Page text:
Chapel Hill, North Carolina: Professional Press, 1998. First edition. Hardcover. This copy of the first edition is signed by the author and has a lengthy gift inscription from Navy Cross recipient General James F. Lawrence (Brigadier General, USMC, Ret), to whom the book is dedicated, to his Marine brother, Bob Lawrence. The author’s signature, “Dick Humphreys” is inked in black on the front free endpaper verso, facing the title page. The lengthy gift inscription, also inked in black, fills the front free endpaper: “9/15/98 For: Bob Lawrence – Marine! This book is about D (Dog) Company, one of the three rifle companies in the 2nd Battalion, 7th Marine Regiment, my outfit in Korea. I helped Col Dick Humphreys in writing the book – as he so graciously indicates. The picture on the dust jacket was taken as our Battalion was fighting our way out of Hagaru-ri on 6 Dec. 1950 – I’m just out of the picture on the right. Picture also on p.223. Your devoted brother, Jim Lawrence BGen USMC (Ret)”
The book is near fine in a near fine dust jacket. The red leatherette binding is square, tight, and clean with no appreciable wear. The contents, illustrated with photographs and maps, are bright and clean with no markings save the signature and inscription. The sole detraction is a faint hint of spotting, confined to the text block edges. The dust jacket is clean, bright, and complete, with a few trivial creases to the flap corners. The jacket is now protected beneath a removable, archival quality clear cover. Of note the rear panel of the dust jacket contains a lengthy blurb from Brigadier General Lawrence, who inscribed this particular copy to his brother.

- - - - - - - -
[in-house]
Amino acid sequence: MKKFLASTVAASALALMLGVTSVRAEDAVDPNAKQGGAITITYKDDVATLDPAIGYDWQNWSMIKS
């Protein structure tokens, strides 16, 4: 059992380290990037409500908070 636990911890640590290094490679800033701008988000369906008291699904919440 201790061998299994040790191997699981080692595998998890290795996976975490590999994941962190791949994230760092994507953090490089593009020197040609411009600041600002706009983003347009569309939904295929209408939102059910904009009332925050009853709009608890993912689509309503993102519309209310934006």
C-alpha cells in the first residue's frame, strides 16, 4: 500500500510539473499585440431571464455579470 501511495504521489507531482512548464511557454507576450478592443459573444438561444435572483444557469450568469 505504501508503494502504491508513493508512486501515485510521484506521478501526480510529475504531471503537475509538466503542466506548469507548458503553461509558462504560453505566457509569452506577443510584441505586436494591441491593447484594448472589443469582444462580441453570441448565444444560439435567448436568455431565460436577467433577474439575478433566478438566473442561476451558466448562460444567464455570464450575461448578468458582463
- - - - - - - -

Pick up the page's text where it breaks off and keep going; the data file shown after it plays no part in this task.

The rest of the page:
The book is a story of Marine Corps heroism in Korea. “On the night of November 27, 1950, in darkness, howling winds and subzero temperatures, a company of U.S. Marines defended their position on an unremarkable hilltop in Korea against an onslaught of uncountable Chinese Communist troops. Though little known by the public, it was one of the fiercest small-arms fights in recorded military history. The courage of the men of Dog Company of the 2nd Battalion, 7th Marines enabled them to hold Hill 1240. They fought through the night – sometimes in hand-to-hand-combat – without reinforcements or communication to call for air or artillery support… Colonel R. D. Humphreys has set the events of that night in context of world events and U.S. military planning.”
The author, Colonel Richard D. Humphreys USMC (Ret) was a decorated Marine who enlisted as a private during the second World War in 1942 and served with the 2nd Battalion, 7th Marines in Korea. Humphreys retired from the Marines in 1970 and died in 2009. Brigadier General James Fugate Lawrence (d. 2006), who inscribed this copy, contributed the dust jacket blurb, and to whom the author dedicated the book, was a hero of the epic Korean War battle of Chosin Reservoir.
Like the author, Lawrence was a decorated Marine, notably a recipient of the Navy Cross for his actions at the aforementioned battle. Lawrence was assigned to active duty soon after the 7 December 1941 attack on Pearl Harbor and during the Second World War took part in the Battle of Guadalcanal, the Allies’ first major land victory against the Japanese. In September 1950 he was with an infantry battalion in the 7th Marine Regiment that landed at Inchon, Korea, and in November was part of the U.S. force that found itself surrounded by advancing Chinese units at the Chosin Reservoir, which became one of the most heroic battles in U.S. military history, with Marines outnumbered 10 to 1, fighting in subzero temperatures, and sustaining horrific casualties. Lawrence, then a Major, led the battalion after his commanding officer cracked under battlefield pressure and the deputy commander was severely wounded. His Navy Cross was in recognition of “his outstanding courage, inspiring leadership and valiant devotion to duty in the face of overwhelming odds” and was awarded “at the instigation of rank-and-file Marines under his command.”. Item #004602